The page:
Thomas: Unacast provides transparent, contextualized location data that helps marketers build out their audiences – in essence, a vital tool in the targeting and attribution toolkit. Our team of engineers and data scientists consolidates billions of disconnected data points and raw signals, vetting and analyzing each point before grouping it with like points and ultimately delivering a Visit – a clear understanding of a device’s activity, location and time spent at that location, among other attributes. Armed with this information, marketers can more easily and accurately build out audiences.

In the GDPR era, what changes to location data strategy have you made? How does the post-GDPR impact the ecosystem?

Thomas: As a company founded in Norway, where the transparent sharing of information is part of the fabric of our culture, Unacast has always worked to provide data transparency to our partners. In fact, “Trust through Transparency” is one of our core company values.

We’ve always felt the importance of an equal focus on privacy as well (that’s where the “trust” part of our company value comes in), which meant that GDPR didn’t necessitate any major changes to our strategy or the principles that govern our business. That said, although we currently collect data in North America only, we plan to expand into Europe soon, and still made the choice to become GDPR-compliant.

We believe that GDPR can and should have a positive impact on the location data ecosystem – wiping out smaller players that don’t treat privacy and transparency in the right way and leading to higher-quality data, even if we see a temporary decrease in quantity.

How do you work with AI/Machine learning in making Location Data-based TV advertising and adtech personalization more effective?

John: TVadSync’s Multi-Touch Attribution model uses machine learning to correctly attribute performance value to cross-channel media. The attribution model is not trained with any historical or market data. It is totally blind as to whether it’s viewing a digital ad or a TV ad, and so no bias exists. It learns from mapping millions of touch-points across thousands of user journeys across TV and Digital media and calculating using a probabilistic method, which channel/placement/creative, or TV spot were most influential at driving conversions.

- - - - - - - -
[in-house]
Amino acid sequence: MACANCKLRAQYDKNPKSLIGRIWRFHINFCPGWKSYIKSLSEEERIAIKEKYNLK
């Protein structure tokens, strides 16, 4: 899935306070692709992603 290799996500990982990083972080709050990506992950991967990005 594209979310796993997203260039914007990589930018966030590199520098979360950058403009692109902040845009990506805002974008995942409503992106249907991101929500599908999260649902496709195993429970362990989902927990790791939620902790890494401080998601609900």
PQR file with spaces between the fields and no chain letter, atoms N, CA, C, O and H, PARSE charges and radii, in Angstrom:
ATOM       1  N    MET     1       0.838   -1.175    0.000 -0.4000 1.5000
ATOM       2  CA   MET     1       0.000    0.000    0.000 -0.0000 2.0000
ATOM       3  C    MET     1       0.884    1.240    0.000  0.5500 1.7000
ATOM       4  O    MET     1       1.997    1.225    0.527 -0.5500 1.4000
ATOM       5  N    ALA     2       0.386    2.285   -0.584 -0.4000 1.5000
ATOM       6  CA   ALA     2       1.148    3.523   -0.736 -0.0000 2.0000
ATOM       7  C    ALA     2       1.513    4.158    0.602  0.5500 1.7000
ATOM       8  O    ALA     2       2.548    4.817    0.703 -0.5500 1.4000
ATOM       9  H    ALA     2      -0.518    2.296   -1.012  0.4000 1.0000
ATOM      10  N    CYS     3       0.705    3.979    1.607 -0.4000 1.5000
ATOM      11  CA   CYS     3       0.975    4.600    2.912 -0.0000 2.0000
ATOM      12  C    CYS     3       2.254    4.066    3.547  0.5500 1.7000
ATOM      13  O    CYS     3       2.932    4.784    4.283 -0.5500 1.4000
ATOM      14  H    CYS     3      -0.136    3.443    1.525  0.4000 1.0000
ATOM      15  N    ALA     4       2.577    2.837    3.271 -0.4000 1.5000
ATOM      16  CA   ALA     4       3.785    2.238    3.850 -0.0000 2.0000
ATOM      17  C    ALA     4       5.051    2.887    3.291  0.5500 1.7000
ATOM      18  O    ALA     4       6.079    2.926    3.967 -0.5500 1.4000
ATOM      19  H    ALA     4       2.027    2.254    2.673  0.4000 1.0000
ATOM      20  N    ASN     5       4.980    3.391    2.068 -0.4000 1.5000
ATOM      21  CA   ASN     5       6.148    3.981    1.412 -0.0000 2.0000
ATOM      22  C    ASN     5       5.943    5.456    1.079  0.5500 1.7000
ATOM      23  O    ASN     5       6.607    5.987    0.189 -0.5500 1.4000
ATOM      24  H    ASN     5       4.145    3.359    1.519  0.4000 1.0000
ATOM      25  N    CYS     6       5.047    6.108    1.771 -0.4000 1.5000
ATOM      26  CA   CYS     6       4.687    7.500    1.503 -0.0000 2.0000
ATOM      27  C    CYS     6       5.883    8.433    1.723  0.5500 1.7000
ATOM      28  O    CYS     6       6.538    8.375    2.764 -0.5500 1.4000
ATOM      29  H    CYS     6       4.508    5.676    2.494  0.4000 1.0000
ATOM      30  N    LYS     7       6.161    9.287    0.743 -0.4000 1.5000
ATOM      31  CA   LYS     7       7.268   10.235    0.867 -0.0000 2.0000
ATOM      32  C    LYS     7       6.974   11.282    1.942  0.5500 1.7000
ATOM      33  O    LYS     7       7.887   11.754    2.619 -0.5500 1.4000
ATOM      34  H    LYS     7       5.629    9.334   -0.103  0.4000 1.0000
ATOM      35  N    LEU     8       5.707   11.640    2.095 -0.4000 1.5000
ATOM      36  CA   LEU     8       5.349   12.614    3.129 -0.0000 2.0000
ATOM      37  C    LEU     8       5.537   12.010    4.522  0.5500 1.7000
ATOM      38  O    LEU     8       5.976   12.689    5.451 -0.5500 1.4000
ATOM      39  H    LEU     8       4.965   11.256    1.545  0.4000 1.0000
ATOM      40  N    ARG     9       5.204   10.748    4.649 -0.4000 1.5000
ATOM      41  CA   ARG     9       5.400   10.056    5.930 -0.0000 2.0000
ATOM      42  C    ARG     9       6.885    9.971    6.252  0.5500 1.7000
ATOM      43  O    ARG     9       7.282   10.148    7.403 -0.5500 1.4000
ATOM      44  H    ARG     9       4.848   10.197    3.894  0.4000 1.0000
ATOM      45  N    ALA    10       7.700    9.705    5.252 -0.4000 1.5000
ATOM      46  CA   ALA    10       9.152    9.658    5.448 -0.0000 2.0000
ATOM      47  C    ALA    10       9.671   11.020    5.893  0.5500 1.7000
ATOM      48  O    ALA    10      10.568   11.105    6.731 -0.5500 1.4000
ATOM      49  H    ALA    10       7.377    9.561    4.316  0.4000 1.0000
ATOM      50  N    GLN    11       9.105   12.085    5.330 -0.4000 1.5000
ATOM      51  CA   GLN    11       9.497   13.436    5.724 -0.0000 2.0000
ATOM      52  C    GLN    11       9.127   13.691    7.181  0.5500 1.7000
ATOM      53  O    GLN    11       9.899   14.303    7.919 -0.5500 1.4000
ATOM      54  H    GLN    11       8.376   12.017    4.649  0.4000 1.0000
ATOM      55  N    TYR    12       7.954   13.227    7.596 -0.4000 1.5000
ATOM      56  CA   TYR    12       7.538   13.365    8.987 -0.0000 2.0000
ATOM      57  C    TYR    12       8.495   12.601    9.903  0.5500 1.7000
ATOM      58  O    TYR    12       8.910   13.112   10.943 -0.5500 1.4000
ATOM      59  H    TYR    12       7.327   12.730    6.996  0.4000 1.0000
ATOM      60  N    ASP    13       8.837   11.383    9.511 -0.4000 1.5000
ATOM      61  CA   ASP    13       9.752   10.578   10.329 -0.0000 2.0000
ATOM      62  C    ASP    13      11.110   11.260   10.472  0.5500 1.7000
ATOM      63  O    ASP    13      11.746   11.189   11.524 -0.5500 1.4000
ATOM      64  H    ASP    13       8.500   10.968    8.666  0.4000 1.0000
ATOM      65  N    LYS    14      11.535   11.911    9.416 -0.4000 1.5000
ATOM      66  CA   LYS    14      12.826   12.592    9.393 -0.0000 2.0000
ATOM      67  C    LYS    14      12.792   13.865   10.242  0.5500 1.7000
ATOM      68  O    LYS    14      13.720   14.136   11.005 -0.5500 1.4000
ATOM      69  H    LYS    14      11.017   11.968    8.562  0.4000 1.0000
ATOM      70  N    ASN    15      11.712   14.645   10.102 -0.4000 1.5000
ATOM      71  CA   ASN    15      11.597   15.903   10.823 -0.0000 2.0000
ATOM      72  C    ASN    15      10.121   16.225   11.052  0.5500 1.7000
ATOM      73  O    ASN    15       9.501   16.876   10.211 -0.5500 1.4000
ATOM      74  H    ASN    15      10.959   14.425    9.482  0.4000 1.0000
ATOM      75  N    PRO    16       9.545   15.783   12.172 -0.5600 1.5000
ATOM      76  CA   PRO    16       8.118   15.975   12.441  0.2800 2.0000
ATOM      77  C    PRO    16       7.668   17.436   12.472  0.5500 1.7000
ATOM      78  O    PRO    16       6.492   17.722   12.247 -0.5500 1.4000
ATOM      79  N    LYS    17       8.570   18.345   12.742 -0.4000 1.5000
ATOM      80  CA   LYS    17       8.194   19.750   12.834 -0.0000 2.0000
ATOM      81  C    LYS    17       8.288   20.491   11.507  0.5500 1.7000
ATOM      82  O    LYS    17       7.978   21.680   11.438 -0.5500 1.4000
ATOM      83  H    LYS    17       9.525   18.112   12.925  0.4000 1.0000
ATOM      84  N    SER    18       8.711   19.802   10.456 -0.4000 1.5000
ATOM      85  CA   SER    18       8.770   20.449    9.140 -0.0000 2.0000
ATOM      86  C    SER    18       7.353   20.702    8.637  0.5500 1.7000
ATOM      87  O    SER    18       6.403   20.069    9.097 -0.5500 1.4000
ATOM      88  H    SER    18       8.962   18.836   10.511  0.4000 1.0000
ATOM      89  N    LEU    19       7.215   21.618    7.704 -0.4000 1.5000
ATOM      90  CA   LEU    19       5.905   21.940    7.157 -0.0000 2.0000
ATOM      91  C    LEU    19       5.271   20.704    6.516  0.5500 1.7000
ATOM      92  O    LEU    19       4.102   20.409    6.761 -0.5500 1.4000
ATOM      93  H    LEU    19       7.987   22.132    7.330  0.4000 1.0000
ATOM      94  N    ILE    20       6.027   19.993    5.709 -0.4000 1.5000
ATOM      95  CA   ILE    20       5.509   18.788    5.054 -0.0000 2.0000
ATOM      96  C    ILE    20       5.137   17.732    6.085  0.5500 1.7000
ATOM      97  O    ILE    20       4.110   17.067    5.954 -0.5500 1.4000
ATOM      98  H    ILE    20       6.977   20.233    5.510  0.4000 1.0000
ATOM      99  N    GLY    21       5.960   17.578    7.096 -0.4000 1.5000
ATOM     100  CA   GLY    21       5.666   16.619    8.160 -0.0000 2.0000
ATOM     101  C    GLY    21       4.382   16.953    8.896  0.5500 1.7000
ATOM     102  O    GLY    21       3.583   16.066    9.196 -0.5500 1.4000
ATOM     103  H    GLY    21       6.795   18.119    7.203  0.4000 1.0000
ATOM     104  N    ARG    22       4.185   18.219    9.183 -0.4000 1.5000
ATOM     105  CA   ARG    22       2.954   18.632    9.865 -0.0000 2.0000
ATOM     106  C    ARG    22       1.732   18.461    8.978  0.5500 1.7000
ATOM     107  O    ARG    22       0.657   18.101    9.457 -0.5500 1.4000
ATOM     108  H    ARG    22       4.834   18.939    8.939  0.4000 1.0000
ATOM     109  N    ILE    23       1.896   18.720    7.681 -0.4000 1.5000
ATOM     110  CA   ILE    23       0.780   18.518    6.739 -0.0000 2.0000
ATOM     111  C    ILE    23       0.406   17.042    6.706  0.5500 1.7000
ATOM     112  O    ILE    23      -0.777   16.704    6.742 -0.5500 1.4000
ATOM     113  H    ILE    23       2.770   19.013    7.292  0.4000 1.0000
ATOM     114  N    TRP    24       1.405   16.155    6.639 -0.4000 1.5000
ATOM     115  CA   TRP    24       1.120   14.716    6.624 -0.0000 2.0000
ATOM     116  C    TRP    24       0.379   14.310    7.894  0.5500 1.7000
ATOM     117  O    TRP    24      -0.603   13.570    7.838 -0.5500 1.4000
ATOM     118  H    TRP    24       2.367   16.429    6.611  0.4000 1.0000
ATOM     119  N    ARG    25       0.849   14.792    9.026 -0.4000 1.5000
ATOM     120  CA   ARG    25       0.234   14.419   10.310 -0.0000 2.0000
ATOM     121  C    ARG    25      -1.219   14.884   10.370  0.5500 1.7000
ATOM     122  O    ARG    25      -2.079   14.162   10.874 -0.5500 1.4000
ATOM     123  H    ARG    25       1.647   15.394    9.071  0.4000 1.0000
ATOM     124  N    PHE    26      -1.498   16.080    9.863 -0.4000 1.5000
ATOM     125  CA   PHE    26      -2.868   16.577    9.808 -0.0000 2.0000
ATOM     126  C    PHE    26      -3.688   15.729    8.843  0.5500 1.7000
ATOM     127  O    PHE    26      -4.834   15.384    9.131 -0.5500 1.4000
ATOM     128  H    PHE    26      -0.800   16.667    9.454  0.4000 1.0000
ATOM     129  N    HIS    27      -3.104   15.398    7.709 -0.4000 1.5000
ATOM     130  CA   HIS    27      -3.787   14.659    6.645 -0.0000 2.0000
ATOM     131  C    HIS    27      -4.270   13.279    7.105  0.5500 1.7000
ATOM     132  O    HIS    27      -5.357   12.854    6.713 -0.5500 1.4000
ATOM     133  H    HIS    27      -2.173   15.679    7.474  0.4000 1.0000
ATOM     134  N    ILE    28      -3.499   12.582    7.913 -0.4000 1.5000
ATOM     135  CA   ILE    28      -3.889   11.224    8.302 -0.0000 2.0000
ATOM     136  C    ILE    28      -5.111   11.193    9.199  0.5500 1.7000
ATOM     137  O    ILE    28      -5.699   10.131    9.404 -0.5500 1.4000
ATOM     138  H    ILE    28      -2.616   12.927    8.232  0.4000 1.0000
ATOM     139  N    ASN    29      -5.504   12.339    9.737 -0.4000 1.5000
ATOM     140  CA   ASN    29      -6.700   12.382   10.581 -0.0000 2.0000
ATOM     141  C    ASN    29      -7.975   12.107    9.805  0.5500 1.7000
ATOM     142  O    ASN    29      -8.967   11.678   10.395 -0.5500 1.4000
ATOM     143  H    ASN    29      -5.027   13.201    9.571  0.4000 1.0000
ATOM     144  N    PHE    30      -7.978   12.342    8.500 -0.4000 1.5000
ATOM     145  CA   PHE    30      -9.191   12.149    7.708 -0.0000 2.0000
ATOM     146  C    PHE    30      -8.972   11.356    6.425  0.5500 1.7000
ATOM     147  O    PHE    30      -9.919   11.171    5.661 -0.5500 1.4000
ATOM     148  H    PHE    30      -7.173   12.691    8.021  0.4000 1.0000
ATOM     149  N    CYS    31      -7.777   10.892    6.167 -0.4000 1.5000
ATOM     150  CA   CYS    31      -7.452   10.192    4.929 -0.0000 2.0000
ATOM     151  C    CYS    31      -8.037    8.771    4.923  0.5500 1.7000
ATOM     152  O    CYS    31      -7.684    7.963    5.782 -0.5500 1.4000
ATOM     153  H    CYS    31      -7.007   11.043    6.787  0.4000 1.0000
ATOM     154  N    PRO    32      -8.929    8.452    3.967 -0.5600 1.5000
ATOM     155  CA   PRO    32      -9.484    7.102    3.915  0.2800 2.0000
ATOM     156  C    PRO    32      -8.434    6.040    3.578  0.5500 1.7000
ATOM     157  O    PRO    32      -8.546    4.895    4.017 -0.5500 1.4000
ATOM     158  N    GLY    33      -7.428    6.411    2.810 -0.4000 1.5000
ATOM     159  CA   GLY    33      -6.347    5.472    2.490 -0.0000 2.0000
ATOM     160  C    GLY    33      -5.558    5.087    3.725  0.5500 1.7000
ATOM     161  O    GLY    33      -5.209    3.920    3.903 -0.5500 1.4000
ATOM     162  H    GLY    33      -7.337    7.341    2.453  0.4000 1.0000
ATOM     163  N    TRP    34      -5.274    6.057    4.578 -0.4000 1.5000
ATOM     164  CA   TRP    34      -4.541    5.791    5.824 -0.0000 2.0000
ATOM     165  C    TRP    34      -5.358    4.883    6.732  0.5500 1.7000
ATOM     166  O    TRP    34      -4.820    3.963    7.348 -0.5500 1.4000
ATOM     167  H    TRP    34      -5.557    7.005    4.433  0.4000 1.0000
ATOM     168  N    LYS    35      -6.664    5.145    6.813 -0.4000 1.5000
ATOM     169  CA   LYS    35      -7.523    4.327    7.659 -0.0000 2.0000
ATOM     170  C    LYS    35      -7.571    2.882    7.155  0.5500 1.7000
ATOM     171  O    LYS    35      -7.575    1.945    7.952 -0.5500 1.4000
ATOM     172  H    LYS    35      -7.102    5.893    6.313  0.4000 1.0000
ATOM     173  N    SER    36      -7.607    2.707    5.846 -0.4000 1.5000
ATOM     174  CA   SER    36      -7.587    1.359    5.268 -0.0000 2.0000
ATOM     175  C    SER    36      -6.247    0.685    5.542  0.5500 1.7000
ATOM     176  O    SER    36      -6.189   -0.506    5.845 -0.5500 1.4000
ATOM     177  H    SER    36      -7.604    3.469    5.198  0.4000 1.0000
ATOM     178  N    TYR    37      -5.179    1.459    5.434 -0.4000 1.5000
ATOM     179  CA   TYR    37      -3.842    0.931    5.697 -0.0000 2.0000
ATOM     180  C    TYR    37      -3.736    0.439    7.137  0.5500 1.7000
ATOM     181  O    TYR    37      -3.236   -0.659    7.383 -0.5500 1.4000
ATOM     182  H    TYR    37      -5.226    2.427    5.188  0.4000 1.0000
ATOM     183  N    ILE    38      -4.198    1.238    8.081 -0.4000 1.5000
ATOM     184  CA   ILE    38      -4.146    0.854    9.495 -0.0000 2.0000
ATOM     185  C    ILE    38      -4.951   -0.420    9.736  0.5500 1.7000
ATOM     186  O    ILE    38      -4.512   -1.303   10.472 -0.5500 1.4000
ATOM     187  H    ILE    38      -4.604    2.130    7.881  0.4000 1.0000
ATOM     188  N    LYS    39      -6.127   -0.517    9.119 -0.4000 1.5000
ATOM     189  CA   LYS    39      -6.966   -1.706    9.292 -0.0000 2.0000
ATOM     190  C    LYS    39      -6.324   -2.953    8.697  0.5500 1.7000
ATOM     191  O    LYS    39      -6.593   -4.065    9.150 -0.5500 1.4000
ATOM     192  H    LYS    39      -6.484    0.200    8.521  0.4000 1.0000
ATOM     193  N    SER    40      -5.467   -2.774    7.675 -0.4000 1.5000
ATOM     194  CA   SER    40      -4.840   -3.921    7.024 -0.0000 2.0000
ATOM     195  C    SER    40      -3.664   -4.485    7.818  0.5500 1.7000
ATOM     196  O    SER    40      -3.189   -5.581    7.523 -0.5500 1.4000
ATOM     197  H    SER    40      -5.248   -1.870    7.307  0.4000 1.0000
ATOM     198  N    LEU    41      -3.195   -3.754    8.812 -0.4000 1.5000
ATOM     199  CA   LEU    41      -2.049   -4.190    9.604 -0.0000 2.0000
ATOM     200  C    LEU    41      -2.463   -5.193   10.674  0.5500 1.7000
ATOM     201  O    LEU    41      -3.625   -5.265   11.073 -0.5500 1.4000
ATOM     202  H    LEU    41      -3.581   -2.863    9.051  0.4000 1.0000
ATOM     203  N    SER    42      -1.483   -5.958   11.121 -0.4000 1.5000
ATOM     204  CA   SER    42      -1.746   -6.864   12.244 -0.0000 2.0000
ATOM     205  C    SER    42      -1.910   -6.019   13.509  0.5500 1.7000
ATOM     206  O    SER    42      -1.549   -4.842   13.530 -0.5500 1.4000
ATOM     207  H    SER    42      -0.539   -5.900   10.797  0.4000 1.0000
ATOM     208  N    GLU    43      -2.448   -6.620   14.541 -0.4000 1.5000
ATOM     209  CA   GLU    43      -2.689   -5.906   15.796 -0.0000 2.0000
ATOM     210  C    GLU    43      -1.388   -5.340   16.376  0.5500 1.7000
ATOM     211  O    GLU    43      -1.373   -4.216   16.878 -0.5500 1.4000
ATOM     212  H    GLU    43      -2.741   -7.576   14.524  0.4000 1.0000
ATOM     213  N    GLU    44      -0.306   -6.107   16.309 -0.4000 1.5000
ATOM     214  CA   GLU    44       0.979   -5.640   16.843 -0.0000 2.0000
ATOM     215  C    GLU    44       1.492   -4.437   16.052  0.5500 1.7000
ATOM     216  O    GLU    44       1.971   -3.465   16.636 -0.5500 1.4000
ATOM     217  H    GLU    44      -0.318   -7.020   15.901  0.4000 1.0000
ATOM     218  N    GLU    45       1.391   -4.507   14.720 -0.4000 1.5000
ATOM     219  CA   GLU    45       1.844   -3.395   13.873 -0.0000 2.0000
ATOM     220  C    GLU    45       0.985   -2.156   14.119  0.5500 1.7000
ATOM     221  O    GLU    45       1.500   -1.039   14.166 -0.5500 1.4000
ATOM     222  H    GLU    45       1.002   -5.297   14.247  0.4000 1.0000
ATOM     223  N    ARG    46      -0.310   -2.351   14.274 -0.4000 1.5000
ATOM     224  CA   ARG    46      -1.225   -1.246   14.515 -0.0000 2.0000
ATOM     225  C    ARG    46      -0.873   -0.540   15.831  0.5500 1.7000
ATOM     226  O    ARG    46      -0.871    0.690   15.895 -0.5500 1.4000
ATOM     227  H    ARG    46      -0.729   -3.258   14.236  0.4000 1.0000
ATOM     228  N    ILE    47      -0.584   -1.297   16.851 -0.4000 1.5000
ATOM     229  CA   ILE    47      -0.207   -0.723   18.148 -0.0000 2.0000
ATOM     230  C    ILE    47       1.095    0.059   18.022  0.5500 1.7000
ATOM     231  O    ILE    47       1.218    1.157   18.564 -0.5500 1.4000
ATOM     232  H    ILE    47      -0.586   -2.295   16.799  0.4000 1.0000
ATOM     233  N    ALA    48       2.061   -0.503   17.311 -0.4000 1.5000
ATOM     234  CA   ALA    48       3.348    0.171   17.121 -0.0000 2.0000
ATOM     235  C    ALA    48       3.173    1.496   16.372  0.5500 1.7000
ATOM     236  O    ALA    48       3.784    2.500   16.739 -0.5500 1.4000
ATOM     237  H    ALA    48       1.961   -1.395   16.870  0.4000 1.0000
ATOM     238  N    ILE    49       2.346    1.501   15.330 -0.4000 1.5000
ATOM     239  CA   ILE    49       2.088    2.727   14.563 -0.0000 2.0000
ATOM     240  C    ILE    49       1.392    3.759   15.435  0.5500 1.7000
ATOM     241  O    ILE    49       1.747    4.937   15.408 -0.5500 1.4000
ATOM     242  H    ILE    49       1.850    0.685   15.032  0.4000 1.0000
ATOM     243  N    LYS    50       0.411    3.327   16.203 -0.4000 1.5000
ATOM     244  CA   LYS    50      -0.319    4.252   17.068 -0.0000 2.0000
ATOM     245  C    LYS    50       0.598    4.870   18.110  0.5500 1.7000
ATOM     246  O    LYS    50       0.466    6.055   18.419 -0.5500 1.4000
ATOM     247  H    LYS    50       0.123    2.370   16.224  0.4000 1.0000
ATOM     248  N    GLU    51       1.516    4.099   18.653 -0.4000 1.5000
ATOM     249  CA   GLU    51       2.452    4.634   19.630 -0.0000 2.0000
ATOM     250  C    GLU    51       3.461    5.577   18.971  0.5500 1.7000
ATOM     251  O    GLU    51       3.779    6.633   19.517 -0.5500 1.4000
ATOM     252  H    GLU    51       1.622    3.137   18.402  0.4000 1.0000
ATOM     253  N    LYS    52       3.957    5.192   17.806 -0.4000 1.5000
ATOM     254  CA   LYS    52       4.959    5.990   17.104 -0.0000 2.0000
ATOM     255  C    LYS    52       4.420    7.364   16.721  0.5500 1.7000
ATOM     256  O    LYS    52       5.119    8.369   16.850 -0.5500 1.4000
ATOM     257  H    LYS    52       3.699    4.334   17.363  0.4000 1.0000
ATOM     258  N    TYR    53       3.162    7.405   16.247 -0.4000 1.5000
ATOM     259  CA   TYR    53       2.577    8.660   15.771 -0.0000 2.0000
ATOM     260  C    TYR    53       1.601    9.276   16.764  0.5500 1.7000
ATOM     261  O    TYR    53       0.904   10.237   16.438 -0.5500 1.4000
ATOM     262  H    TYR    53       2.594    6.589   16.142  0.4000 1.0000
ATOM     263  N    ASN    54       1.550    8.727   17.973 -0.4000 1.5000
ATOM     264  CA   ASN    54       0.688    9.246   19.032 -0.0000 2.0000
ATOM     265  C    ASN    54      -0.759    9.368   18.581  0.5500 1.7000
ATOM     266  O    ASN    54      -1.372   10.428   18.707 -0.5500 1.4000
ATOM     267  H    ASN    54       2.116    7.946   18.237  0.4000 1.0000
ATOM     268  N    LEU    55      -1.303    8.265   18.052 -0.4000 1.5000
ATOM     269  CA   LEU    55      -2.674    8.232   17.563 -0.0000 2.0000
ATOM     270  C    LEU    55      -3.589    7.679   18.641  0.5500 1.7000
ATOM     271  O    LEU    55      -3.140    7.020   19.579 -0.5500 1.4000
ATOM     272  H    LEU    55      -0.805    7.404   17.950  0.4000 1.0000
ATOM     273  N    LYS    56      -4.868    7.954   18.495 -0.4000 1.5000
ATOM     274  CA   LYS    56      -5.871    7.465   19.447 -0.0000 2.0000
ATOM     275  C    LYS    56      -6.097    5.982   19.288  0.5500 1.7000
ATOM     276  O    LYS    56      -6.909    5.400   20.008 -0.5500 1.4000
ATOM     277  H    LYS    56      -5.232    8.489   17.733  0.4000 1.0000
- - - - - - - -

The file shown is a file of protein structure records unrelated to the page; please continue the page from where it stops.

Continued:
Traditional attribution models were based on pre-determined, often position based biases which are prone to human error, and positively skew lower funnel advertising such as digital media, leading to inaccurate attribution and huge optimization inefficiencies. By taking the human element out of the attribution model, the machine learning-based approach is the only way to measure cross-channel media and is providing huge gains to TVadSync’s clients.

What are the opportunities and risks you foresee in the way location data is shaping for 2020-2025? How do you prepare for these disruptions?

Thomas: The focus of location data is moving away from individuals and more toward trends-based data. There is a major opportunity there to take location data from micro to macro, opening up the industry to solve big picture challenges and better plan for the future of the human movement.

We’re already working on that shift in data collection and analysis. It’s also an exciting time to move from tracking the 30% of time people spend online, which up until recently has been the main focus of marketing technology, to tracking the 70% of the time they spend in the real world through location data. Moving forward with that in mind, it will be key for companies within our space will need to dig deeper into client needs to make sure we’re able to deliver products that help them achieve their goals.

Thank you, Thomas and John, for chatting with us about your recent partnership and the impact it could have on the TV advertising industry. 
MTS